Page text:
Tag Archives: birling gap

Wandering: South Downs Way – Eastbourne to Exceat

7 May

A little over a year since I started walking the South Downs Way I was back in Eastbourne, East Sussex starting it all over again. This time I was accompanied by my wife, who has decided that she would also like to walk the South Downs Way (SDW) this year. This year I had planned to take a week off work and walk the route in one go, but for now we will be walking it together over several months.

The route is now quite familiar to me, I have only walked it a few times but have revisited it in my mind and in my digital photo albums many times. I won’t go into the details of the route here, beyond the basics: head west from Eastbourne up onto the hills, across Beachy Head, past Belle Tout lighthouse, drop down to the National Trust cafe and bar at Birling Gap, up to the start of the Seven Sisters, up and down the Seven Sisters several times and finally down to the Cuckmere River and along to Exceat.

Weather conditions were generally good for walking, probably more a little more sunshine than cloud with a few very light (and brief) showers. All in all it was a good walk, the Seven Sisters didn’t cause me any real problems and although my legs and feet were tired they soon recovered.

I hope to try to make this walk of the first section of the South Downs Way an annual occurrence, at least for as long as I am capable of completing it. For now though I will leave you with a few photos.

Birling Gap and the Seven Sisters, East Sussex (7th May 2011)

Seaford Head and Cuckmere Haven, East Sussex (7th May 2011)

The obligatory trig point photo - Cliff End trig point, Seven Sisters, East Sussex (7th May 2011)

Copyright © 2011 John Gasson.

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Postcard Album: Birling Gap and Seven Sisters

5 May

This has nothing to do with family history, but lots to do with walking. This is a view of Birling Gap and Seven Sisters on the East Sussex coast, between Seaford and Eastbourne.

I have no idea who published this card and it is not particularly old. It was posted from Eastbourne, Sussex on the 9th August 1934 and sent to a Miss Jeffery in Maidstone, Kent. The message is probably quite typical of thousands of postcards sent from the South Coast every summer:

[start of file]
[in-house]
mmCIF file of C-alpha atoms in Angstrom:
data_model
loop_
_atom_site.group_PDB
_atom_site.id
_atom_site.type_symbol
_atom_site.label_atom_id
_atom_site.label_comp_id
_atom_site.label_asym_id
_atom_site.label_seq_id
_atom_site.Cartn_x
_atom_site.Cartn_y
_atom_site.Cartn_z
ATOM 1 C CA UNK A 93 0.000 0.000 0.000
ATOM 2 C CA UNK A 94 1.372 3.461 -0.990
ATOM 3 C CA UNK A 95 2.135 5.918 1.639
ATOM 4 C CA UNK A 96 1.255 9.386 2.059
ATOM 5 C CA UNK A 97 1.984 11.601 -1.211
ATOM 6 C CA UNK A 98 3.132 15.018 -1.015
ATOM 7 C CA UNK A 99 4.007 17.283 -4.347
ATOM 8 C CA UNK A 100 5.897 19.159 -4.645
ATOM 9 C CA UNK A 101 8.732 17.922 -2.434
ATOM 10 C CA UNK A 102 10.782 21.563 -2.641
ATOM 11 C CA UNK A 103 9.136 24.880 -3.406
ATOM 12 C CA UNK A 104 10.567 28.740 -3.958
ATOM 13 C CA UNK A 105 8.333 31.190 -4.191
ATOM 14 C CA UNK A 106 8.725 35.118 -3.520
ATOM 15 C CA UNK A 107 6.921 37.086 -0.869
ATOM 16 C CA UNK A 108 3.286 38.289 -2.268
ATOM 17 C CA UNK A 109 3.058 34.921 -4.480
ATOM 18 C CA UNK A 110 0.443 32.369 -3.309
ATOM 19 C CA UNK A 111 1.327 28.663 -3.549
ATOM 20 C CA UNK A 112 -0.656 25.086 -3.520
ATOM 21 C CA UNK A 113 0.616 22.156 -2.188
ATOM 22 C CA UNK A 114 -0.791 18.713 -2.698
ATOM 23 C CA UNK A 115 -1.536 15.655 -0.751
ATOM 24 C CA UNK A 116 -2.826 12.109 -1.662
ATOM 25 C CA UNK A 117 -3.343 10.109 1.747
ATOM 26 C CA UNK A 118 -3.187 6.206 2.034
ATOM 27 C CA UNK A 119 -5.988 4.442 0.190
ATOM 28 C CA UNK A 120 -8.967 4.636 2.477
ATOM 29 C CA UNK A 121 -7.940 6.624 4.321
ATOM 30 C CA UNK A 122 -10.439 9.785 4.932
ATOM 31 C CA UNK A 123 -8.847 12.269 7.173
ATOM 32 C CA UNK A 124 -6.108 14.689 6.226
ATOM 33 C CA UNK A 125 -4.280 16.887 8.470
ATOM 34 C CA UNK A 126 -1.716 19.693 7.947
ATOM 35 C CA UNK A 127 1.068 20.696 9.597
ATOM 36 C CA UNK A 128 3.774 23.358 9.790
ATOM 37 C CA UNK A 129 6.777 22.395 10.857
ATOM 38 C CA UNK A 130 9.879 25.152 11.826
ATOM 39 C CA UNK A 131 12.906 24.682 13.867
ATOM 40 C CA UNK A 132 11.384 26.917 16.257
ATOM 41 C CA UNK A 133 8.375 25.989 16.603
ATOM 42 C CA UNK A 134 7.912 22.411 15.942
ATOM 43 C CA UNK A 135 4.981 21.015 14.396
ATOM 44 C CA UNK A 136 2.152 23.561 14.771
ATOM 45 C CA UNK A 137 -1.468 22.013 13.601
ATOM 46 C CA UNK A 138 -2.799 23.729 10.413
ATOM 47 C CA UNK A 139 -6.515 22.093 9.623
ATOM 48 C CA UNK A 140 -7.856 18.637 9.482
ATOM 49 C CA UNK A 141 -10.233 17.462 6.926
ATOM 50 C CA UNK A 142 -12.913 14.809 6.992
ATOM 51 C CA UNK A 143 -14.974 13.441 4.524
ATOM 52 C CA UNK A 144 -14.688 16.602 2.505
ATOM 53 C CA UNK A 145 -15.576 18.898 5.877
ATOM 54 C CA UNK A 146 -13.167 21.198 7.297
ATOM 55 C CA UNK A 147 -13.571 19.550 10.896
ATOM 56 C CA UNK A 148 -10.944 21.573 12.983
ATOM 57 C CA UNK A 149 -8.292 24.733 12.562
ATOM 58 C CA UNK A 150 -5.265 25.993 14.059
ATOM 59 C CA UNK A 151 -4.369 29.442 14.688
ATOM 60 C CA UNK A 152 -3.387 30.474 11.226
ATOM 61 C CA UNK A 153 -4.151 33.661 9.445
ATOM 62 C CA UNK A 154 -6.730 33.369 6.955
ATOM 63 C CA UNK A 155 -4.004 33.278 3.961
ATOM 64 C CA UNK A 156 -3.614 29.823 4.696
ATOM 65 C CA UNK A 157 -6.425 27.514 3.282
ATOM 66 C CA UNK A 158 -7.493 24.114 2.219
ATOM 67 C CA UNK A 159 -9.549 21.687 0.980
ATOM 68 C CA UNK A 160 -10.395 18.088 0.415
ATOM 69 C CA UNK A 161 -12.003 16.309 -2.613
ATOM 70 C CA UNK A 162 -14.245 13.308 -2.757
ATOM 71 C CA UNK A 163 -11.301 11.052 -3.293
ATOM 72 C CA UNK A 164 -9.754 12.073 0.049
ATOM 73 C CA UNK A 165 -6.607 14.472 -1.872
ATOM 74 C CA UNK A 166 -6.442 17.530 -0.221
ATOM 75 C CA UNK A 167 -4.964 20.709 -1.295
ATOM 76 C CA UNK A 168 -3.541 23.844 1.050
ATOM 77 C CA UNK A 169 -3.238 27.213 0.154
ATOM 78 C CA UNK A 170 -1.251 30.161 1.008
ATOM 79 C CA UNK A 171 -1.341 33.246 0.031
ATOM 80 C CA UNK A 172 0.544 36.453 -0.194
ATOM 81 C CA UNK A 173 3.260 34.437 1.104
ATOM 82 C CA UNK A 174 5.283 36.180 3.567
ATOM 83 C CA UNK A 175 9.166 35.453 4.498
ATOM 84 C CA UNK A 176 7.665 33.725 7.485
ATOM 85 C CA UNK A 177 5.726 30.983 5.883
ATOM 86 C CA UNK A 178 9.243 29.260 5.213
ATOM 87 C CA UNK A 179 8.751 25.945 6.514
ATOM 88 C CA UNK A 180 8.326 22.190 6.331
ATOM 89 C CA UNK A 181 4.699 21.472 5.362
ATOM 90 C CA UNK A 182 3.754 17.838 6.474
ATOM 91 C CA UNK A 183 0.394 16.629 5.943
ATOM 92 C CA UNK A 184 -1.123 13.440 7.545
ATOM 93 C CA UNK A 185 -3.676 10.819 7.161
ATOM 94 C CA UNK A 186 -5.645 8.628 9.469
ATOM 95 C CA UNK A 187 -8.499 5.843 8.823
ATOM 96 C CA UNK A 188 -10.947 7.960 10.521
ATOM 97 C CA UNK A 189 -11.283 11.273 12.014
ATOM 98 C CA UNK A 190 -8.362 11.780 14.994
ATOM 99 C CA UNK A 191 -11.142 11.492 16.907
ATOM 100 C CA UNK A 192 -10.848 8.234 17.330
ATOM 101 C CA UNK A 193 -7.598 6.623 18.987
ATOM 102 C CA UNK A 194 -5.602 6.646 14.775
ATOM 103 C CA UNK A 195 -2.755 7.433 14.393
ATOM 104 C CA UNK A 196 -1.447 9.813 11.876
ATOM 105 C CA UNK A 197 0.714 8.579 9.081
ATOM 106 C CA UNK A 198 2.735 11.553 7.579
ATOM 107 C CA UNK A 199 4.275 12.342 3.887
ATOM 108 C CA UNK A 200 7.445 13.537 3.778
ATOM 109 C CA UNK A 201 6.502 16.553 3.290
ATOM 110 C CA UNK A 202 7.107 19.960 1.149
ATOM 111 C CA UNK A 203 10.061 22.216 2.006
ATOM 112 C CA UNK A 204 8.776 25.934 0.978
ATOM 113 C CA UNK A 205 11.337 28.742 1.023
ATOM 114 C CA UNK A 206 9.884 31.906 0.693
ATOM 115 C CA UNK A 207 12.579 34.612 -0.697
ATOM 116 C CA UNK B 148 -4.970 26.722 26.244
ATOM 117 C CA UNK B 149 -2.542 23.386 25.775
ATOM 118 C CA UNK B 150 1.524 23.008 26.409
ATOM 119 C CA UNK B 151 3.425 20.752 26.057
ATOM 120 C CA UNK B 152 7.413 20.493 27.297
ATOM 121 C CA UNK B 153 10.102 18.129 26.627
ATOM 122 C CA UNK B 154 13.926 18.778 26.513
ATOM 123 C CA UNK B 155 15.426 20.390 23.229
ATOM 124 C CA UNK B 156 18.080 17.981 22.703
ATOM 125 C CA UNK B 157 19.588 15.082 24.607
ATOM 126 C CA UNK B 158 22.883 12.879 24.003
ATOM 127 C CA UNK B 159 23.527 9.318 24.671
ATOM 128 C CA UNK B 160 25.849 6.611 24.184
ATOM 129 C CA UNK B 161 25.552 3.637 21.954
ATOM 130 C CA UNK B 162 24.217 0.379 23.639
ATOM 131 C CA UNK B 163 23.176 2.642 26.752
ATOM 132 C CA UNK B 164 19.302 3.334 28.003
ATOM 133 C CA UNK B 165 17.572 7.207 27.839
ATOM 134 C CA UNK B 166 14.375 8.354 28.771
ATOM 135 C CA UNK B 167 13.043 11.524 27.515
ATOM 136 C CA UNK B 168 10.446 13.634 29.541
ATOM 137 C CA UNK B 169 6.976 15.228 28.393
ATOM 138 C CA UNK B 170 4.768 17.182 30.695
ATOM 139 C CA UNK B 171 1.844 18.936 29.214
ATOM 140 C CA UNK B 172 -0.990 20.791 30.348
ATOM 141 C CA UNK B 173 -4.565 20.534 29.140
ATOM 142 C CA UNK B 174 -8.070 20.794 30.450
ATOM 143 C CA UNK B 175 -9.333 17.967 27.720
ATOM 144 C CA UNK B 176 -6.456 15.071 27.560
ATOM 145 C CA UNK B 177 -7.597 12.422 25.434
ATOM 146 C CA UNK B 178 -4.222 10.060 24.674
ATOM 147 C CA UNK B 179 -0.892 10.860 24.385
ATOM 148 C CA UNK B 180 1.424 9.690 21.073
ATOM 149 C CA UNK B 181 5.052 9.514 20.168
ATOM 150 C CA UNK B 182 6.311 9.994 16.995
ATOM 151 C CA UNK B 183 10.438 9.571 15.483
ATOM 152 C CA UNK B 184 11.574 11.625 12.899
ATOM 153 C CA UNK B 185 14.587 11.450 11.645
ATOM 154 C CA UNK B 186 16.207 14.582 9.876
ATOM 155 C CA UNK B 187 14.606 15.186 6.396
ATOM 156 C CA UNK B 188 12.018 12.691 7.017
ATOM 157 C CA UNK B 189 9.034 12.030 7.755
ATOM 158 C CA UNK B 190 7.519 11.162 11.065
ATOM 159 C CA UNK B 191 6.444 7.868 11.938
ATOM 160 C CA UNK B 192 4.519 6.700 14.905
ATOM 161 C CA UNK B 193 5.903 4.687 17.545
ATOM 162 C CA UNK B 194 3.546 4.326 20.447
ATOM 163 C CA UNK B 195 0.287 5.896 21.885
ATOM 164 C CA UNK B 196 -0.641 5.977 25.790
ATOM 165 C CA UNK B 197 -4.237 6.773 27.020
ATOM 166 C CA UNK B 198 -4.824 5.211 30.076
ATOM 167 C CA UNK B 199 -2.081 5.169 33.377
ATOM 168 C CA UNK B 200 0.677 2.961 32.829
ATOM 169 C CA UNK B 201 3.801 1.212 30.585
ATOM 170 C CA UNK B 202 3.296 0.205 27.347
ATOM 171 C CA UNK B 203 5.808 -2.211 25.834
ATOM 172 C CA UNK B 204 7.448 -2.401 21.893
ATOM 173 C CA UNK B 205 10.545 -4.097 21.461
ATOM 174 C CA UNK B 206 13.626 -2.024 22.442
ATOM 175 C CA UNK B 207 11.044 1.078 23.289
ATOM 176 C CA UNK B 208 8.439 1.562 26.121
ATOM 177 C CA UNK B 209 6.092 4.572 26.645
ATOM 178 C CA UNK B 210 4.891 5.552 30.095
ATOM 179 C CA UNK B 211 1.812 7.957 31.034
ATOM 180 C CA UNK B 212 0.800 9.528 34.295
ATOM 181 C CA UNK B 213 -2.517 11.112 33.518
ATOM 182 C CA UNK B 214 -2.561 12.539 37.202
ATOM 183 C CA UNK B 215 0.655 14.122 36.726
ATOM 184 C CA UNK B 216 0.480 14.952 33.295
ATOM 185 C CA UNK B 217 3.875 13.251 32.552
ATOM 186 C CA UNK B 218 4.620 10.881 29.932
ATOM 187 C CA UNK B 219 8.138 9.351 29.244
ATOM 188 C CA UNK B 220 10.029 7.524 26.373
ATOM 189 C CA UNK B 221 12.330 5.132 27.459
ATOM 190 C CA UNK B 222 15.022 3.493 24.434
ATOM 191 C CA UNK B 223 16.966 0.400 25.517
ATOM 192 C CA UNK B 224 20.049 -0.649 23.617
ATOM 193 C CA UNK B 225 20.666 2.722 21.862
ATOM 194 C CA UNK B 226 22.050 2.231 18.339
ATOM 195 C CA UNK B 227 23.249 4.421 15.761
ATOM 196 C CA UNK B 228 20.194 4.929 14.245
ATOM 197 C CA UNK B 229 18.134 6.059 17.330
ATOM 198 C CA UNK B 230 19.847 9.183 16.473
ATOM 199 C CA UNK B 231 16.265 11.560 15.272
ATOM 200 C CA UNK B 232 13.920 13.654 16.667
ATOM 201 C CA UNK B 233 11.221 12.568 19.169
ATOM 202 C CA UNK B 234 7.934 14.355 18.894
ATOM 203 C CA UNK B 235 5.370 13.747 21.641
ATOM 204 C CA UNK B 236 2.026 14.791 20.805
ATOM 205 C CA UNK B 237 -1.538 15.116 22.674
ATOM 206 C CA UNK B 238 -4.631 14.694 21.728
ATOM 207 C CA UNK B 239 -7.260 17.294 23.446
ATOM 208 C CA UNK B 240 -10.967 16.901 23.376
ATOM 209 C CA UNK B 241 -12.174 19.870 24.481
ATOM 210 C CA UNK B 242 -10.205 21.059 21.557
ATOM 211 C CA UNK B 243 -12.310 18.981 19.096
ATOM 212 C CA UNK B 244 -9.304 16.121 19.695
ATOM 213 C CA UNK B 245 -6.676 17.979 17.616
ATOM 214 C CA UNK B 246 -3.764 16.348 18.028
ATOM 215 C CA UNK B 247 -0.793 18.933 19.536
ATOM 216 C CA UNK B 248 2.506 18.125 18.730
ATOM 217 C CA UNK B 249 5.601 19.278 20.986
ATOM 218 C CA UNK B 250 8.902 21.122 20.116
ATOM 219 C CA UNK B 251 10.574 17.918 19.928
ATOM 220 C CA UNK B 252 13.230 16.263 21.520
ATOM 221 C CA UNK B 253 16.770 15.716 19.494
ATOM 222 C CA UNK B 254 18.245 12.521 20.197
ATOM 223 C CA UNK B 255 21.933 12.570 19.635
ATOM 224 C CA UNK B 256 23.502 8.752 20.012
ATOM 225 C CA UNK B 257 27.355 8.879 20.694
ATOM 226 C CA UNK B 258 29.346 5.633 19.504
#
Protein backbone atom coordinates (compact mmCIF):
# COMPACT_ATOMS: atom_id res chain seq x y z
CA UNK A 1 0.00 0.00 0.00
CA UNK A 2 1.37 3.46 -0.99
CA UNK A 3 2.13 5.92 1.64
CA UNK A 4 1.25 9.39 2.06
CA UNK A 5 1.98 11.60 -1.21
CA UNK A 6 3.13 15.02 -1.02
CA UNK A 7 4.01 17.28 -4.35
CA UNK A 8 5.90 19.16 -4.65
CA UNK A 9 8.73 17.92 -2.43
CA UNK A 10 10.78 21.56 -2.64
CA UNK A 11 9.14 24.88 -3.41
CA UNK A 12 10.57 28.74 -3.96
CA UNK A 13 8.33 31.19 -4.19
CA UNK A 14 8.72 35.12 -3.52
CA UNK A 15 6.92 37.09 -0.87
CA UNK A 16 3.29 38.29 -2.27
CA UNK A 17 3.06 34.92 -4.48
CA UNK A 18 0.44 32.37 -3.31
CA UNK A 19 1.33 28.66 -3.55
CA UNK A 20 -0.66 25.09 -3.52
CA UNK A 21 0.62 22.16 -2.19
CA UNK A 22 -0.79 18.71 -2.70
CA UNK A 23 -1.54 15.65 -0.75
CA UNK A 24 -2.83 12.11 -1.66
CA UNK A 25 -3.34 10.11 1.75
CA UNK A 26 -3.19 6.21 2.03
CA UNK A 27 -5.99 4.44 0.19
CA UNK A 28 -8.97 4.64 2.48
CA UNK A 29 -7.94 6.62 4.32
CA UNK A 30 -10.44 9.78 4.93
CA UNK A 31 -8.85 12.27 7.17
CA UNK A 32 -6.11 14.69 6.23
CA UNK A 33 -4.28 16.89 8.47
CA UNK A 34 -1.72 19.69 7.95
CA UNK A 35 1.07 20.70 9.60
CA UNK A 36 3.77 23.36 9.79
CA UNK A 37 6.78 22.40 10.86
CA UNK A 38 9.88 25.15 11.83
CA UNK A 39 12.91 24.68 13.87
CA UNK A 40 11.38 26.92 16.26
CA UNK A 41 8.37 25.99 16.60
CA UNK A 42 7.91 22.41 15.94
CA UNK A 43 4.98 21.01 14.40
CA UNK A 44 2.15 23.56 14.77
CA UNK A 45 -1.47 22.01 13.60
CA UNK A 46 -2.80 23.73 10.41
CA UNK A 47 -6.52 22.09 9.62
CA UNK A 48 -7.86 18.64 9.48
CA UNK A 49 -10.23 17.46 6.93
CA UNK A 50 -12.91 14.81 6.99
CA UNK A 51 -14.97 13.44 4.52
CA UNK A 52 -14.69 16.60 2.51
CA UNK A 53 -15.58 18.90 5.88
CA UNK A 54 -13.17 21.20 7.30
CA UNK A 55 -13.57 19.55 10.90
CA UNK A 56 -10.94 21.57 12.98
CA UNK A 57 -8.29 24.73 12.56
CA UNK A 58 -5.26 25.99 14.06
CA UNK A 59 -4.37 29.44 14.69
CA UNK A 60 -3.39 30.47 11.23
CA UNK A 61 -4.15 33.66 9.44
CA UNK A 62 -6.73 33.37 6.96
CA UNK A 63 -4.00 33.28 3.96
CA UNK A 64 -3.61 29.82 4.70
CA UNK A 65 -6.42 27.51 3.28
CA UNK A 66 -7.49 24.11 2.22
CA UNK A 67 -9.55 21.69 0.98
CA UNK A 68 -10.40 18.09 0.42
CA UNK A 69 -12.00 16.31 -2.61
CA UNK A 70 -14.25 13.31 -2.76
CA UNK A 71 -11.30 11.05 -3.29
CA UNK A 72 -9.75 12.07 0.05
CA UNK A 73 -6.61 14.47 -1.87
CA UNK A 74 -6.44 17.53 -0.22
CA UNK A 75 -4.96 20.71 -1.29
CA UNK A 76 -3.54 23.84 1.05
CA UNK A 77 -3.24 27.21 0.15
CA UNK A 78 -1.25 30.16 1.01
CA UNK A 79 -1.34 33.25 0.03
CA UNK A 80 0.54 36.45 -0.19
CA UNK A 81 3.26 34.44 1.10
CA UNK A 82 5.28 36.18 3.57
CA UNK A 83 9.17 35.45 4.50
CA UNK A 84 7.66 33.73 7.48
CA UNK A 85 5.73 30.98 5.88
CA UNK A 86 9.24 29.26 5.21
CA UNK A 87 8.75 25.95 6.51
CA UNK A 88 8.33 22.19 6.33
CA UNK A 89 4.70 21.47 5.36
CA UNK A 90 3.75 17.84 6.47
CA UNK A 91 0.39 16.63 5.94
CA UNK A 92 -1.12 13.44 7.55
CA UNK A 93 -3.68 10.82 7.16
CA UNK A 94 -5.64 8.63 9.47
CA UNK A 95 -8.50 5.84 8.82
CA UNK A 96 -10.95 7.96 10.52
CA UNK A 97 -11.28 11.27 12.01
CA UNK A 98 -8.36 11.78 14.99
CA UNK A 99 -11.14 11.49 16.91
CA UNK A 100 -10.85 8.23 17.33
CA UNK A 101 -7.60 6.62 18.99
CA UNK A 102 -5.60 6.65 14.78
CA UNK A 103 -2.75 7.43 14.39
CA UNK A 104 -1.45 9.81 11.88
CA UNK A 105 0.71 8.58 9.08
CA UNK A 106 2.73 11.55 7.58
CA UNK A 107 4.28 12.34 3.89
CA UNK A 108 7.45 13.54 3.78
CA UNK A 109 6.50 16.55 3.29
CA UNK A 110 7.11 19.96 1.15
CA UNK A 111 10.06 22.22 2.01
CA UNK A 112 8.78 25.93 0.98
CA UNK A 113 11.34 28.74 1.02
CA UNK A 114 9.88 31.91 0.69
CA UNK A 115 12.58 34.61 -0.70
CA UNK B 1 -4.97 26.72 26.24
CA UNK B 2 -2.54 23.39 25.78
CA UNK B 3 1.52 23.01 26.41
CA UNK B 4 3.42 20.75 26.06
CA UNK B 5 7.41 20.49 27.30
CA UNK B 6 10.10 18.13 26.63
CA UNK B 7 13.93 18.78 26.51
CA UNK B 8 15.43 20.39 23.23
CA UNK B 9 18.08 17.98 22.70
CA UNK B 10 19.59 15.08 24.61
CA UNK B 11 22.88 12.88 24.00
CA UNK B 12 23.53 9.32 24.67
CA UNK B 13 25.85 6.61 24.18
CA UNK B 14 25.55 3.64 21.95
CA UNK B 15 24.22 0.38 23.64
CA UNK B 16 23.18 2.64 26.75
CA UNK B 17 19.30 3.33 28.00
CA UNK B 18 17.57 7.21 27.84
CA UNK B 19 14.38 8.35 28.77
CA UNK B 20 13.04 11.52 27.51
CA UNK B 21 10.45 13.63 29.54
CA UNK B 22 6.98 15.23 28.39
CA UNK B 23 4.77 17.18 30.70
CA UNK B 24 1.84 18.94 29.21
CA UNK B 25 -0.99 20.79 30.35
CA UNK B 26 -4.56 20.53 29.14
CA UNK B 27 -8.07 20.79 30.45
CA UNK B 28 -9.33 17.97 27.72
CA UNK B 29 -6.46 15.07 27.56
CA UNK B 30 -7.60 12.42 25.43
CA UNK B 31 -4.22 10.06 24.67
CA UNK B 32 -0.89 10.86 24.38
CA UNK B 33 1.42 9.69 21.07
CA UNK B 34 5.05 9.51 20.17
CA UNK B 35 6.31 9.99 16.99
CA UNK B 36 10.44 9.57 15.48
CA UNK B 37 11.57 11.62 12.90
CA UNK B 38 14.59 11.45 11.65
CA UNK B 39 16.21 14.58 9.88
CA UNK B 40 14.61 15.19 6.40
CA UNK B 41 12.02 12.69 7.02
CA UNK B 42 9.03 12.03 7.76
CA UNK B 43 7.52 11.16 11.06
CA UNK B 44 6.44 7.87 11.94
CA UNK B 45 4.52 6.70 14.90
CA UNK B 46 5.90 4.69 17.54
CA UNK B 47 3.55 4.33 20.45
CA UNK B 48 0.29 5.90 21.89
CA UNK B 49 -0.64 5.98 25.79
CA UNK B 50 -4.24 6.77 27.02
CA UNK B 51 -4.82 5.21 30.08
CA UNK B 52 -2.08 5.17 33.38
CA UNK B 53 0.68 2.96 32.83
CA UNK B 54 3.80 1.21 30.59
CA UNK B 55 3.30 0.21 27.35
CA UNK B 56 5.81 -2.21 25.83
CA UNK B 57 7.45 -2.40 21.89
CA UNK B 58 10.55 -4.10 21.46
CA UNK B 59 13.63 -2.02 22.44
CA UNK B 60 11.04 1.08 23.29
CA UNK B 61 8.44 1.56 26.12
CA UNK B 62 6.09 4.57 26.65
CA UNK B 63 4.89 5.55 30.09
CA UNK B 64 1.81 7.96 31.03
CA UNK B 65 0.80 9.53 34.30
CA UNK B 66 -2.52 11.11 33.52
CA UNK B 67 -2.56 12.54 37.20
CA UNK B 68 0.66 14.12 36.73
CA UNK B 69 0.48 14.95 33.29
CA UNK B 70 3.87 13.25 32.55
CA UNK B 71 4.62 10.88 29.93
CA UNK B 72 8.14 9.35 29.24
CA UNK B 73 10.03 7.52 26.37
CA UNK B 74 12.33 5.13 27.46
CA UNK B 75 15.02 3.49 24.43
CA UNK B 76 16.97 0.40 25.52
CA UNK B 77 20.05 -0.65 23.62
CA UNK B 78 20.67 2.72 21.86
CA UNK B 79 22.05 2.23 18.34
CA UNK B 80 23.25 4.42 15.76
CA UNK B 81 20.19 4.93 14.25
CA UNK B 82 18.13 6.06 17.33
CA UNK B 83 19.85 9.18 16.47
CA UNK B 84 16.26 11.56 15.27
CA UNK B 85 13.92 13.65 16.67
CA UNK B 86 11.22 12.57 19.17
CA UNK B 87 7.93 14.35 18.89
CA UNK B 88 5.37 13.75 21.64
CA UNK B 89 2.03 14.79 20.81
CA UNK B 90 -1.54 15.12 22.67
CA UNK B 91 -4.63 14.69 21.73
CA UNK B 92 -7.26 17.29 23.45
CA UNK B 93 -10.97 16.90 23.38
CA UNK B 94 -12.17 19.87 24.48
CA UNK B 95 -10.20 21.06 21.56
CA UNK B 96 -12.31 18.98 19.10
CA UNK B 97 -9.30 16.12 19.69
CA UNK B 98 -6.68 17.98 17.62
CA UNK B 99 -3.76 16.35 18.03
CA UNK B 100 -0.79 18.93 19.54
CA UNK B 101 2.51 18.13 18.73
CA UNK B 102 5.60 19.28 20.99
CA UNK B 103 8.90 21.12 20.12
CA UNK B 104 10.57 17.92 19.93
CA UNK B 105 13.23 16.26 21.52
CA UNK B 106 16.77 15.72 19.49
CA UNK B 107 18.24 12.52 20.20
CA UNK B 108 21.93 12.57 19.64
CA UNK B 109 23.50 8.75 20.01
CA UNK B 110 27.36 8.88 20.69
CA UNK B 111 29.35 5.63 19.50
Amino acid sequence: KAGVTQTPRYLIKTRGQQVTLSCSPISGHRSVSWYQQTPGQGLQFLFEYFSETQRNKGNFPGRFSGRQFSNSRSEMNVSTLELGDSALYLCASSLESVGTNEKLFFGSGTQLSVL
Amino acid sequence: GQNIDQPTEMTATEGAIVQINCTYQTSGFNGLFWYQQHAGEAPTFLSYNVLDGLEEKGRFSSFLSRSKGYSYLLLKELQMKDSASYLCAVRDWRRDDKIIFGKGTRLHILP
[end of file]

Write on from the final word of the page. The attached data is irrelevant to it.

Am having a glorious time. The weather has been good to-day & Sunday. A bit patchy otherwise getting quite brown. Have been to some shows, played tennis, been to Hampden Park & to-day went to Beachy Head. It was glorious up there. Took some snaps, hope they’re alright.

As such it is not a particularly remarkable or outstanding postcard, but it finds a place in my collection because it reminds me of the handful of times that I have walked across the top of the cliffs.

Copyright © 2011 John Gasson.

Creative Commons Licence

This work is licensed under a Creative Commons Attribution-NonCommercial-ShareAlike 3.0 Unported License.

More wandering, starting the South Downs Way

27 Apr

As if walking the North Downs Way wasn’t enough, I have started walking the South Downs Way (SDW) as well. I say started, but I don’t know when I shall finish, or indeed when I shall walk the next part, but I have at least made a start.

Start of the South Downs Way

The photo above shows the start (or end) of the SDW, in Eastbourne, East Sussex. It is right on the western edge of the town, and is about 1½ miles from the railway station mainly through residential streets.

I have decided to do this walk alone, in fact it was partly the solitude and time to think that I wanted to experience and was my reason for starting today. It also means that I can go at my own speed and stop at places of interest on the way, without having to worry about inconveniencing anyone else. I know that when I get further west I will be in ancestral territory and my pace will no doubt slow down dramatically.

This first section was according to the guide book 7½ miles, from Eastbourne to Exceat, by way of Beachy Head, Birling Gap and the Seven Sisters. I have been to all these places before, but have never walked them all in one go.

There is so much history in this landscape. From prehistory to the Second World War. The cliff top at Beachy Head is littered with monuments and other features that attest to this rich history.

My pace today wasn’t particularly fast, partly because I haven’t done much serious walking yet this year, but mainly because I kept stopping the take photos. I had forgotten how beautiful and striking the landscape was. The photo below is of one of the most striking features, Beachy Head lighthouse.

Beachy Head Lighthouse

Birling Gap is a small group of buildings that have gathered around an access point to the beach. The buildings are gradually disappearing into the sea as the cliffs slowly erode, but whilst they remain they act as a honey pot to tourists and visitors to the coast.

Heading west from Birling Gap are the Seven Sisters, a range of cliffs with which I have something of a love-hate relationship. I love the challenge of tackling the rise and fall of the hills, and admire the fabulous views, but once I get started I usually regret it, when my legs start to complain. Every year they seem to get steeper!

Seven Sisters

The best views are of course not from the Sisters themselves, but from Birling Gap (shown above) or Seaford Head (on the far left of the photo). It is possible (although I am not sure that it is advisable) at low tide to walk along the foot of the cliffs.

Last year after my holiday in South Devon I thought that the Sussex coastline was quite dull in comparison to that of South Devon, but today I have changed my mind. I think I have definitely fallen in love with chalk!

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